Earlier today Disney announced the purchase of Lucasfilm for the amount of approximately $4.05 billion. Half of this amount is to be paid in cash, while the other is to be paid in the form of 40 million shares of Disney stock. Lucasfilm and its subsidiaries are wholly owned by George Lucas; while Lucas will remain serving as a creative consultant, he plans to retire leaving Kathleen Kennedy, current co-chairman, as president of Lucasfilm reporting to Disney chairman Alan Horn.
A new trilogy of movies was also announced, with the first set for a 2015 release and a plan to “release a new Star Wars feature film every two to three years.” Kennedy will be the executive producer.
LucasArts, the video game developing subsidiary of Lucasfilm, was also part of the acquisition alongside Industrial Light & Magic and Skywalker Sound. However, there does not appear to be any present plans to reshuffle the employees at this time:
“Disney will also acquire the substantial portfolio of cutting-edge entertainment technologies that have kept audiences enthralled for many years. Lucasfilm, headquartered in San Francisco, operates under the names Lucasfilm Ltd., LucasArts, Industrial Light & Magic, and Skywalker Sound, and the present intent is for Lucasfilm employees to remain in their current locations.”
Likewise, a LucasArts representative told Polygon that “for the time being all projects are business as usual. We are excited about all the possibilities that Disney brings,” but Disney CEO Robert Iger also noted that console development by LucasArts may halt in the future, saying the following:
“We’re likely to focus more on social and mobile than we are on console. We’ll look opportunistically at console, most likely in licensing rather than publishing, but we think that given the nature of these characters and how well known they are, and the storytelling, that they lend themselves quite nicely, as they’ve already demonstrated to the other platforms.”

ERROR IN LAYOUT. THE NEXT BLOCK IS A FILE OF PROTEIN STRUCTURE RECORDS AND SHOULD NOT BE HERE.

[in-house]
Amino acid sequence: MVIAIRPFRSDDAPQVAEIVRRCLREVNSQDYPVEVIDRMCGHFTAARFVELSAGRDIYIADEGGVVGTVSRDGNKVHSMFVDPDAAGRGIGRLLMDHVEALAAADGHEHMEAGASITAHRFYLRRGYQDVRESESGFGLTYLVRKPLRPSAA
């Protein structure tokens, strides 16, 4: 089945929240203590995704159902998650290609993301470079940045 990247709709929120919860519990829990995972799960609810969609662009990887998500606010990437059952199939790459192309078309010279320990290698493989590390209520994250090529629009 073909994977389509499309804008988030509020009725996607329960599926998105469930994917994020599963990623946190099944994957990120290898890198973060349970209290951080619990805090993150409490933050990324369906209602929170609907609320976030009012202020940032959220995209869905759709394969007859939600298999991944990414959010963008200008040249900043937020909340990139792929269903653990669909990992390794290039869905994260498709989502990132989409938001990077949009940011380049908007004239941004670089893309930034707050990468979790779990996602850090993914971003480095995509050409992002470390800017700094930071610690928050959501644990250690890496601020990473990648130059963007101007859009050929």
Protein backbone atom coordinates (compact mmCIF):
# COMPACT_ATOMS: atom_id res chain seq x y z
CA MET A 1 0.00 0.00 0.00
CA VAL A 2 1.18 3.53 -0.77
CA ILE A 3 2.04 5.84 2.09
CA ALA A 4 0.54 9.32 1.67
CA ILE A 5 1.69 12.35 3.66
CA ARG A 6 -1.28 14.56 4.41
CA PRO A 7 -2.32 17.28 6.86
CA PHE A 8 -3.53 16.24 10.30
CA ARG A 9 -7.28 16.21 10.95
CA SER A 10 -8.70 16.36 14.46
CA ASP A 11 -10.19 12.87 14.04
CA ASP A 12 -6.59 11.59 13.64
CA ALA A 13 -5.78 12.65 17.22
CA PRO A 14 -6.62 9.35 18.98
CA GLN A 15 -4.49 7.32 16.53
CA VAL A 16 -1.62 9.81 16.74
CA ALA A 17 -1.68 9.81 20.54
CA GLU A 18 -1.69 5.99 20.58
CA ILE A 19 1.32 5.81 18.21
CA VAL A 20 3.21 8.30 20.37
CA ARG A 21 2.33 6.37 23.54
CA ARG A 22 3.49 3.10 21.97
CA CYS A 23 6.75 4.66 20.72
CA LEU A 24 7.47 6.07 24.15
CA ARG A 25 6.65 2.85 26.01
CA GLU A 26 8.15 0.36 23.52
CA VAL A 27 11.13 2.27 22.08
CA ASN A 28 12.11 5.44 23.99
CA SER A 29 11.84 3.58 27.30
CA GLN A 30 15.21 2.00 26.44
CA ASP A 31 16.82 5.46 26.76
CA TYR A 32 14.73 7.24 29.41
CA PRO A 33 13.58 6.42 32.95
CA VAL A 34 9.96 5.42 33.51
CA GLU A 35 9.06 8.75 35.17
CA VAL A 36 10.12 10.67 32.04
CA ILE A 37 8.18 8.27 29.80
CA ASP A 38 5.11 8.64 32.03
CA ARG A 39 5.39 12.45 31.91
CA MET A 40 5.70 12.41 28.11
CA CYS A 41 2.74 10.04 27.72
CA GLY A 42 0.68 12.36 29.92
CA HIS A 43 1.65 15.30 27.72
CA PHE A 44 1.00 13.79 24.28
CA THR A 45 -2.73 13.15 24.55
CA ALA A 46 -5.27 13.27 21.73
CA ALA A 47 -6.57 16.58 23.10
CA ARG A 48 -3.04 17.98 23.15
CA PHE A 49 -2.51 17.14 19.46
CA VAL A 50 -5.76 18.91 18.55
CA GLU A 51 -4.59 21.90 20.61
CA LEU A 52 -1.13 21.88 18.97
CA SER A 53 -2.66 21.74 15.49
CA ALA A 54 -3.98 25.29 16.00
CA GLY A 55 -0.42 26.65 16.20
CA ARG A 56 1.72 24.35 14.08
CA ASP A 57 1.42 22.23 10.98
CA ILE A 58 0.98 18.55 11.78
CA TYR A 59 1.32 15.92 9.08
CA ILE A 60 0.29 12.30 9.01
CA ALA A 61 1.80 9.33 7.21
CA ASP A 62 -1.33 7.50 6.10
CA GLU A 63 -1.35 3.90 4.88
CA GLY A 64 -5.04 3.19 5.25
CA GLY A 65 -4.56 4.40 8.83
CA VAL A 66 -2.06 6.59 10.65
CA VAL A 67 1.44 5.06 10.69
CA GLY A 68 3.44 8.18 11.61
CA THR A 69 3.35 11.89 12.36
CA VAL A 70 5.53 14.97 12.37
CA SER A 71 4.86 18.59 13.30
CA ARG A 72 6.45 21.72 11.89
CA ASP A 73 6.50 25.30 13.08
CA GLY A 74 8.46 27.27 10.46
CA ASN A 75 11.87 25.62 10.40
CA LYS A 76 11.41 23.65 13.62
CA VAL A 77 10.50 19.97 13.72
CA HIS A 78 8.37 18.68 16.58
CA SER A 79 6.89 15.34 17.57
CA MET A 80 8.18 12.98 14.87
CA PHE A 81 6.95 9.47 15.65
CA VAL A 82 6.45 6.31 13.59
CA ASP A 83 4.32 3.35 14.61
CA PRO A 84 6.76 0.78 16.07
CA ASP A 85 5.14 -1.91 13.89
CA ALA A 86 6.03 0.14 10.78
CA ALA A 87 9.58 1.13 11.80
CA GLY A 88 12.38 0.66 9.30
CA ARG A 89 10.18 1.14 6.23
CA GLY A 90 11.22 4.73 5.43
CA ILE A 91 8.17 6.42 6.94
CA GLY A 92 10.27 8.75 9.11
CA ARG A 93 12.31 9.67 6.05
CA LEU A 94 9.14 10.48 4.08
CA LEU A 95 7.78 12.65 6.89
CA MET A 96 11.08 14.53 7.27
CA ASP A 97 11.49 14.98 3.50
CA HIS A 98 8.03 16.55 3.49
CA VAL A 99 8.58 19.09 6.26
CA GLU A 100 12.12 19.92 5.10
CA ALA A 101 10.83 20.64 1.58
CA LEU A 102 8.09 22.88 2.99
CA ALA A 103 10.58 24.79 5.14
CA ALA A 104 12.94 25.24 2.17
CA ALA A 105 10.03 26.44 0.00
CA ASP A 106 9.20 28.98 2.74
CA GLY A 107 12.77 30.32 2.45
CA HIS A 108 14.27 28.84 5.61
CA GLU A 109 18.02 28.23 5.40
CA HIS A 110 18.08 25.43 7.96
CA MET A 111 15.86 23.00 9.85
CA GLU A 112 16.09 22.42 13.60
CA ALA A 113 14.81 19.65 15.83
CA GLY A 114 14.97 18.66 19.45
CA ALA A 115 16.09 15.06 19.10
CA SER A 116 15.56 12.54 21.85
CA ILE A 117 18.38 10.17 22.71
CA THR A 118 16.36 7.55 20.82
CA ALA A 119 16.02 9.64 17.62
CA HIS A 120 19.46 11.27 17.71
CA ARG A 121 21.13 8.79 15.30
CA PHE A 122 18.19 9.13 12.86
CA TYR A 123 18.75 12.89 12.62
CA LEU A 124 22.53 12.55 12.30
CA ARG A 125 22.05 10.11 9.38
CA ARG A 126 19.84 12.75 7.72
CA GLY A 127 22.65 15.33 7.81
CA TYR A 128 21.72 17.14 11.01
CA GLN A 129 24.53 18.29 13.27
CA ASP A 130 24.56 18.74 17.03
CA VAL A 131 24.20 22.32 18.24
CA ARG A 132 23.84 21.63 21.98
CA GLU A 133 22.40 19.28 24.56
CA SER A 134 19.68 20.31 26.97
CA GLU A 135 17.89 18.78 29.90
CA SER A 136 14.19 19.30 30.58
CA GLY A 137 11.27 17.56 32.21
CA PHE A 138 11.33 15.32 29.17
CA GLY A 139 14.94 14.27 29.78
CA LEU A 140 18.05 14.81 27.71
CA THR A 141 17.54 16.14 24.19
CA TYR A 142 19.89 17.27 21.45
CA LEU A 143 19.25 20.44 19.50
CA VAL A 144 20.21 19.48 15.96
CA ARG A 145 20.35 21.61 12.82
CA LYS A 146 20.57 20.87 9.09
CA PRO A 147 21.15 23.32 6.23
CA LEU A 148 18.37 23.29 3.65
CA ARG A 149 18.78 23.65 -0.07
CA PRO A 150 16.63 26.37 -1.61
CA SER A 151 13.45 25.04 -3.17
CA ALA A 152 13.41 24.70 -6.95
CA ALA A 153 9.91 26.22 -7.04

It should be noted that Disney has closed two studios in the past 2 years, including that of Propaganda Games (Turok and Tron: Evolution) and Black Rock Studios (Pure and Split Second). However, Disney is also working behind the scenes on a gaming initiative codenamed “Toy Box”.
Analysis: Well, I’ve personally felt LucasArts has been dead for a couple years now given the layoffs back in 2010 and the quality of titles they’ve pushed out since then. This acquisition pretty much confirms its death, for me. Disney has been shuttering studios left and right, and Iger has made it clear that console development is extremely low on their list of priorities, favoring the social and casual realms instead. While I cringe every time I hear a CEO or representative say this, this is a pretty strong trend for large media companies. AAA development costs a lot of time, resources, and money; however, it doesn’t generally create enough profit to justify it.
As a result, if a company has stronger assets elsewhere, they’re hundreds of times more likely to focus on casual and social game development. This is because these games are relatively simple to develop compared to AAA games, tend to pull a profit in a much shorter time frame, and expose the company to a lot less risk. Minimizing risk while maximizing turnover time and profits are some of the most imperative goals of a large corporation, so it only makes sense that Iger’s comments reflect this.
Long story short, I wouldn’t expect much from this studio from now on. You’ll be lucky if Star Wars 1313 sees the light of day, but I wouldn’t be surprised if you start seeing Star Wars characters in the next Kingdom Hearts game.